Just as Jesus Christ is wholly divine and wholly human, without separation or confusion, so too Jesus Christ is both revealed sufferer and concealed victor, the Crucified One who reigns at God’s right hand, the slain lamb who is priest forever. It is because he is this alone that he alone speaks to us the Word of God as the one true witness to God. Only the words of Christ crucified are the Word of God because only his words break the silence of death. Only his words have this miraculous form. Second, his words are God’s Word because he alone can and does speak of God’s act of reconciliation accomplished in his death. But Jesus Christ not only speaks God’s Word about God’s work. He speaks God’s Word about God himself because, in his death on the cross, Jesus Christ actually revealed God’s very own nature as the one who loves freedom. Only the words of Christ crucified have this miraculous content as well. Finally, only Christ crucified can and does speak the truth that God himself was not an aloof spectator of his death but suffered with him as the Father with the Son in the unity of the Holy Spirit.

We humans find it extremely difficult to have anything to do with a God whose truth is a crucified Christ. But this is the one form in which God has chosen to reveal himself to us. So if we are ready to hear from God about God, and to be disciplined by his instruction, we must abandon all notions of finding God through some lofty flight. Christ crucified tells us we will find God at the point of our greatest need.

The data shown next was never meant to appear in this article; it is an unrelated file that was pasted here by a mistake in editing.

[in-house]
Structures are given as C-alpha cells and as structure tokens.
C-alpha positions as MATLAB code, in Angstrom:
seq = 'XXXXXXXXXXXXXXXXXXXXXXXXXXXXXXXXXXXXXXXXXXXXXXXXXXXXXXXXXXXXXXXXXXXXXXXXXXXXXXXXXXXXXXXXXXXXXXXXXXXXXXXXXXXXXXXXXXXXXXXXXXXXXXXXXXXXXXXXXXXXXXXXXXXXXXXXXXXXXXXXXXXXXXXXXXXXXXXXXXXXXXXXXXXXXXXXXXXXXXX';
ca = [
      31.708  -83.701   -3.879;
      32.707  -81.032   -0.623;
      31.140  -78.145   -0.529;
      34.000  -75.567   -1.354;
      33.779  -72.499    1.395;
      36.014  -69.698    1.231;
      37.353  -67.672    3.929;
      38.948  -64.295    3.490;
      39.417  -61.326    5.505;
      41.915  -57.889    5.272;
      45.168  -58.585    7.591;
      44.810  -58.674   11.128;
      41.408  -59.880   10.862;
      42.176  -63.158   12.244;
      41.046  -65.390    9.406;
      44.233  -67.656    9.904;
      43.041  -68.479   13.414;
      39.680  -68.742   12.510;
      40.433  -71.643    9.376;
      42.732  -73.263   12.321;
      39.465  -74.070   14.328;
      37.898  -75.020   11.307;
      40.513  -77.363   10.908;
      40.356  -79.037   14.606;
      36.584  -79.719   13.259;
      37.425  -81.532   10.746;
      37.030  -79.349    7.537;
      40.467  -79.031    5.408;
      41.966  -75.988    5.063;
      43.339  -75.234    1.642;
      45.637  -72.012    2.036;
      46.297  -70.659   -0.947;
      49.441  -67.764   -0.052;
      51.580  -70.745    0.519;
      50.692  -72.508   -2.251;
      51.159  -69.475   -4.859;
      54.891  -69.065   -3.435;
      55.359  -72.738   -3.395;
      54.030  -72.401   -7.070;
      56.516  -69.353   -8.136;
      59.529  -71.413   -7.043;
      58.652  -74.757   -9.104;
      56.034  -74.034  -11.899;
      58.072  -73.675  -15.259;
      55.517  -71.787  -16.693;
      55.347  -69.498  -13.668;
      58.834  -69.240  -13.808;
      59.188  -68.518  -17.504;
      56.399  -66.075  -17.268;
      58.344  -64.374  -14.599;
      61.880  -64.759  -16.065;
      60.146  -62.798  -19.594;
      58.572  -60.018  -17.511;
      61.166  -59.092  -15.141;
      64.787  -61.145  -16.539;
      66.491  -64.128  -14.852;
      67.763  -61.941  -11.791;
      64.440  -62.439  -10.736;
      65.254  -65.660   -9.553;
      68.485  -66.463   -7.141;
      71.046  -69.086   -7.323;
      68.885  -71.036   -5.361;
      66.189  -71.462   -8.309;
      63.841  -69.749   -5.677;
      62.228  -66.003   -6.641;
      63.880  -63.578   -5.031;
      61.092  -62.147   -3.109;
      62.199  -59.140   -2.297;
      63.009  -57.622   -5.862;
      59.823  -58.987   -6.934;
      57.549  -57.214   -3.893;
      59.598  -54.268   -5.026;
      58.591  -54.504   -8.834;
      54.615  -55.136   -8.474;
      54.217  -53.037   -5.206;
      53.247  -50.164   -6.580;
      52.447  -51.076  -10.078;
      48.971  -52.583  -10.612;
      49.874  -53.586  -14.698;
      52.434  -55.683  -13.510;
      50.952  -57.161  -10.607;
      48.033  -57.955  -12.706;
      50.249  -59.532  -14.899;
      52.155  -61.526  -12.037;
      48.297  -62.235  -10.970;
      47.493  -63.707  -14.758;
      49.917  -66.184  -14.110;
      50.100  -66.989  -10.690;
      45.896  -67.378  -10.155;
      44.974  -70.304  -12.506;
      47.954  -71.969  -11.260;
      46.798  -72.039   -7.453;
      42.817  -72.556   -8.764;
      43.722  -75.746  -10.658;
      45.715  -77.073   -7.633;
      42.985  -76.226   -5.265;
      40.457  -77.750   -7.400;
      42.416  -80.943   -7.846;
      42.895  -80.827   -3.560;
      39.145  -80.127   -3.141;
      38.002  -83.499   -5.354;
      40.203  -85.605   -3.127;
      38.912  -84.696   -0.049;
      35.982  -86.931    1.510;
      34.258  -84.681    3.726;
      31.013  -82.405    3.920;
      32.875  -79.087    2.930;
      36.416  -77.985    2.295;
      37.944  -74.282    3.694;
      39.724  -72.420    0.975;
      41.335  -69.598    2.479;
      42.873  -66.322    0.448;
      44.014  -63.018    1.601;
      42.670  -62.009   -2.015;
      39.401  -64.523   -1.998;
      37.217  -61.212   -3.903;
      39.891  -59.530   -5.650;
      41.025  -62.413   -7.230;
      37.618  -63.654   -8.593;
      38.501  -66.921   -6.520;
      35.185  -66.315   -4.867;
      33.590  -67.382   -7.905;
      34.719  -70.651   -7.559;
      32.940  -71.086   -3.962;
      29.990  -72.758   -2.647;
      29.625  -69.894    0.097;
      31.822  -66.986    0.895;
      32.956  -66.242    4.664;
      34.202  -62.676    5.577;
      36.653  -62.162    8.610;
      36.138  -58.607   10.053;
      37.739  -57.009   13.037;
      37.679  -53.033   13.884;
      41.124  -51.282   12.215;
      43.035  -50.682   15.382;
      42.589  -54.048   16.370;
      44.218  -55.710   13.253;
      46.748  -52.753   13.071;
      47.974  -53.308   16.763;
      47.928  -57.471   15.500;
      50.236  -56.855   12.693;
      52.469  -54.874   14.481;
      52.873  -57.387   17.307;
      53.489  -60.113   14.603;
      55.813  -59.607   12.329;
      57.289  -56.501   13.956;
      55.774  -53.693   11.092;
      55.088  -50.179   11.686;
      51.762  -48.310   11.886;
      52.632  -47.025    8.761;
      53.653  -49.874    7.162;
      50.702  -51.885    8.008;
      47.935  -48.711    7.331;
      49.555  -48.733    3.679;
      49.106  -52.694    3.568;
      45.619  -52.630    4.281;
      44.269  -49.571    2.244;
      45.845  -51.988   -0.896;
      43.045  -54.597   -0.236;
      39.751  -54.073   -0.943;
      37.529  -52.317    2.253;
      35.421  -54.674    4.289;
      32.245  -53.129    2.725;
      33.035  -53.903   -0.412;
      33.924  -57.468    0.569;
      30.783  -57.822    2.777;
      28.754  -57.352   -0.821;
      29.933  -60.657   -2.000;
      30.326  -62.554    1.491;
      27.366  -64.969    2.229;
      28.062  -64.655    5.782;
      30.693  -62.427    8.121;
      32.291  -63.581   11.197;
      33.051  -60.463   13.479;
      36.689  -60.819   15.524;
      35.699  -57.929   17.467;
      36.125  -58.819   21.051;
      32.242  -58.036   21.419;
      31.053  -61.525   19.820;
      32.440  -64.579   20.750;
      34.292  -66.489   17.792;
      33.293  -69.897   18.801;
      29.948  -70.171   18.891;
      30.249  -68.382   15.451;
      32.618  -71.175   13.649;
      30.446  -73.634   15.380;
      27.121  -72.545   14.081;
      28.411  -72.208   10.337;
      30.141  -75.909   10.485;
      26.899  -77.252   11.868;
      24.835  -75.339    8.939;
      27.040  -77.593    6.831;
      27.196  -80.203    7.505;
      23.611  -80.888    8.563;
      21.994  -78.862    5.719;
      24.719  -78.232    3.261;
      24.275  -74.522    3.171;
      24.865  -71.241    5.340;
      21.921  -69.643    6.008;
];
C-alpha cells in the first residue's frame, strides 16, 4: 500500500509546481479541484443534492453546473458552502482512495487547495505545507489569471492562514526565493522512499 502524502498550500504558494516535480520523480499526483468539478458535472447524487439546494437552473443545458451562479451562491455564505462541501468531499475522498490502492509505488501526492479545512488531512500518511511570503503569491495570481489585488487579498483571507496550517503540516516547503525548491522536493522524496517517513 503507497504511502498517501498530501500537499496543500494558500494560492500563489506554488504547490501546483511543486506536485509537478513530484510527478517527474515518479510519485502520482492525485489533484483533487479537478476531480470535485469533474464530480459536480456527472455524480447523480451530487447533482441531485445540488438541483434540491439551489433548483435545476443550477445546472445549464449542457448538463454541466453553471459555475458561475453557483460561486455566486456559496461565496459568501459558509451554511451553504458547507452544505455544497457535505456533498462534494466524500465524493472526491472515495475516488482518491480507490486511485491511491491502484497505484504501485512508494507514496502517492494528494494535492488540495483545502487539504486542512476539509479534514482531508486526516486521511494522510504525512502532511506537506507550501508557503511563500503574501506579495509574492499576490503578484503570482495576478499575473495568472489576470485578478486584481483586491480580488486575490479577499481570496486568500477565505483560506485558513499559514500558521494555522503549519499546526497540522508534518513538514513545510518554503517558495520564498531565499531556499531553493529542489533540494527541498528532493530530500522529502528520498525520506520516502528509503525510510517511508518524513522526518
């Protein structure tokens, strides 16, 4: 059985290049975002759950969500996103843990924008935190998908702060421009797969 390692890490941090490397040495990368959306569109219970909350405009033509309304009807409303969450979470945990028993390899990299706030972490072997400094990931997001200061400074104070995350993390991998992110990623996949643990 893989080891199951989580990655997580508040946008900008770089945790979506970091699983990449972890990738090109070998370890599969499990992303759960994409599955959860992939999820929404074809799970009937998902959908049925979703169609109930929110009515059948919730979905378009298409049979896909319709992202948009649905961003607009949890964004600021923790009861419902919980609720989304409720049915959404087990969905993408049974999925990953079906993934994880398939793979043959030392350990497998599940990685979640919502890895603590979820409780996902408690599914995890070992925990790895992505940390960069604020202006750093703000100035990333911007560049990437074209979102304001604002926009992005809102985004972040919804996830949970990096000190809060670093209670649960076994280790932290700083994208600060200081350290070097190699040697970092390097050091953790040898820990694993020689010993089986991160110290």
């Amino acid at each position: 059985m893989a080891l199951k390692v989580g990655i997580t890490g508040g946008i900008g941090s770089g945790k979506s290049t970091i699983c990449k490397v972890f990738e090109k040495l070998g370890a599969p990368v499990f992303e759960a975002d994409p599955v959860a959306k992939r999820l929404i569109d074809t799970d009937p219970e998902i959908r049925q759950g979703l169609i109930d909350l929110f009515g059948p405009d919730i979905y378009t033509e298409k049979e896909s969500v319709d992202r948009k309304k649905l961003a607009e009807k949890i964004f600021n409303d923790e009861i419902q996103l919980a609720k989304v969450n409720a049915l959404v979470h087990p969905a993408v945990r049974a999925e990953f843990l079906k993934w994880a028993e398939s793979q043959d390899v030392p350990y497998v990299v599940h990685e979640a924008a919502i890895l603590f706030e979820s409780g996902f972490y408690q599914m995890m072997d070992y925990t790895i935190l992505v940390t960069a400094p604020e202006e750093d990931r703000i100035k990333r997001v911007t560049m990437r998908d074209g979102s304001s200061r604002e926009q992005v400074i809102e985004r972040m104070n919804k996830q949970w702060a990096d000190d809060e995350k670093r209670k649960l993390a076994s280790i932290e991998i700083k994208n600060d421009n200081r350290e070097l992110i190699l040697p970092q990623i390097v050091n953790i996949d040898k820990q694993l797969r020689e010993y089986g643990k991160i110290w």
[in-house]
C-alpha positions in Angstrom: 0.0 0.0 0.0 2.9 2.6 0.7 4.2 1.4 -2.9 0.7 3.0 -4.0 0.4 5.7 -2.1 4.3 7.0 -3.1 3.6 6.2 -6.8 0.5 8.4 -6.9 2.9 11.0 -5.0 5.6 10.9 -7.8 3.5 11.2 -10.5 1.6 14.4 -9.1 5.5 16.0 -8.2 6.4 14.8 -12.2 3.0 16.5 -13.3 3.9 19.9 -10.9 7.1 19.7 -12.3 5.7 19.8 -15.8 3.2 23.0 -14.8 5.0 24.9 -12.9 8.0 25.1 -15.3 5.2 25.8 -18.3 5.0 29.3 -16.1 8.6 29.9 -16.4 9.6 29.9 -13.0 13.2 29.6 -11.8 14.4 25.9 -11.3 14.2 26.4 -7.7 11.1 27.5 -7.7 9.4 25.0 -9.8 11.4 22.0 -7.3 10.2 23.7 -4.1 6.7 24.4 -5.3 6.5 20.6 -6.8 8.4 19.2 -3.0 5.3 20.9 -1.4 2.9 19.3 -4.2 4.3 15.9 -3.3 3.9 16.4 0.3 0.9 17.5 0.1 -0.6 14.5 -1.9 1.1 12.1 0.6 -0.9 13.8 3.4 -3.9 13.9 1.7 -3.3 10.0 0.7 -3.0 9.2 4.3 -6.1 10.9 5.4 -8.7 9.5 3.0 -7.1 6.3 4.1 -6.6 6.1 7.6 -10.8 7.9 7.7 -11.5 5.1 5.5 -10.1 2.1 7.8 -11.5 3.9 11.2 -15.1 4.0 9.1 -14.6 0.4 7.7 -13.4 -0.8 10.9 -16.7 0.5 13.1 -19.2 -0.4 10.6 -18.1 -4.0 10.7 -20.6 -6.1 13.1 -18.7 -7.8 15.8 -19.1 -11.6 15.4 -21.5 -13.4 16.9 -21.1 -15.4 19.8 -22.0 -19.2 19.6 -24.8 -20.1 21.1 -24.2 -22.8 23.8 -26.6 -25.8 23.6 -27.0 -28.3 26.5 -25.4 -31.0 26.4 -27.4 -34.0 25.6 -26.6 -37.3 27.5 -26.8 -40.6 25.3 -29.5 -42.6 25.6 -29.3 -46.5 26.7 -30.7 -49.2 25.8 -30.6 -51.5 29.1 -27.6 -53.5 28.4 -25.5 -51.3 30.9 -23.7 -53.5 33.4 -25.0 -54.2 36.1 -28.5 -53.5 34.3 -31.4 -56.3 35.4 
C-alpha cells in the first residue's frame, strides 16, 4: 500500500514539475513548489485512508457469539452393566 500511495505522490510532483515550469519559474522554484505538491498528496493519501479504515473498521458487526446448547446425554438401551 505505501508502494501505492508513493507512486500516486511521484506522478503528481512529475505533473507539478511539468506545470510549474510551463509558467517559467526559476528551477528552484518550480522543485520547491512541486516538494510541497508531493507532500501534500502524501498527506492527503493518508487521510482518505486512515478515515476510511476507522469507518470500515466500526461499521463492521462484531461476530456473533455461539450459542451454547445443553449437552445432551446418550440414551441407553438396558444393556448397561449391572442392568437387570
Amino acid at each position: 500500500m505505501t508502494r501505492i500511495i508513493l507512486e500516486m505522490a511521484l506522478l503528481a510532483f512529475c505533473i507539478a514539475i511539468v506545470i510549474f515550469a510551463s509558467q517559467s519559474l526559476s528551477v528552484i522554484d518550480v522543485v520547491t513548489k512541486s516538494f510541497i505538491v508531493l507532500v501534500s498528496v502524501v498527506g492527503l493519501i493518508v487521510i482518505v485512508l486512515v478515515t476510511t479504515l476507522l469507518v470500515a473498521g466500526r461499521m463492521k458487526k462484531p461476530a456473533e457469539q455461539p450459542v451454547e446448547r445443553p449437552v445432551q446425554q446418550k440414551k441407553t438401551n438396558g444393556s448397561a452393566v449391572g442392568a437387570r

2. The Falsehood of Man
Motivated by fear and incapable of victory, falsehood is our movement to evade an encounter initiated by Jesus Christ. Our most artful dodging of truth is done by using as much of it as possible, even becoming its champion, thereby asserting mastery over it rather than subordinating ourselves to service of it. Consequently we must expect to encounter falsehood in a Christian form, and where we find a particularly weighty Christianity we will doubtlessly encounter it. Worse, because falsehood makes as much use as possible of truth, falsehood will also take on much of truth’s radiance.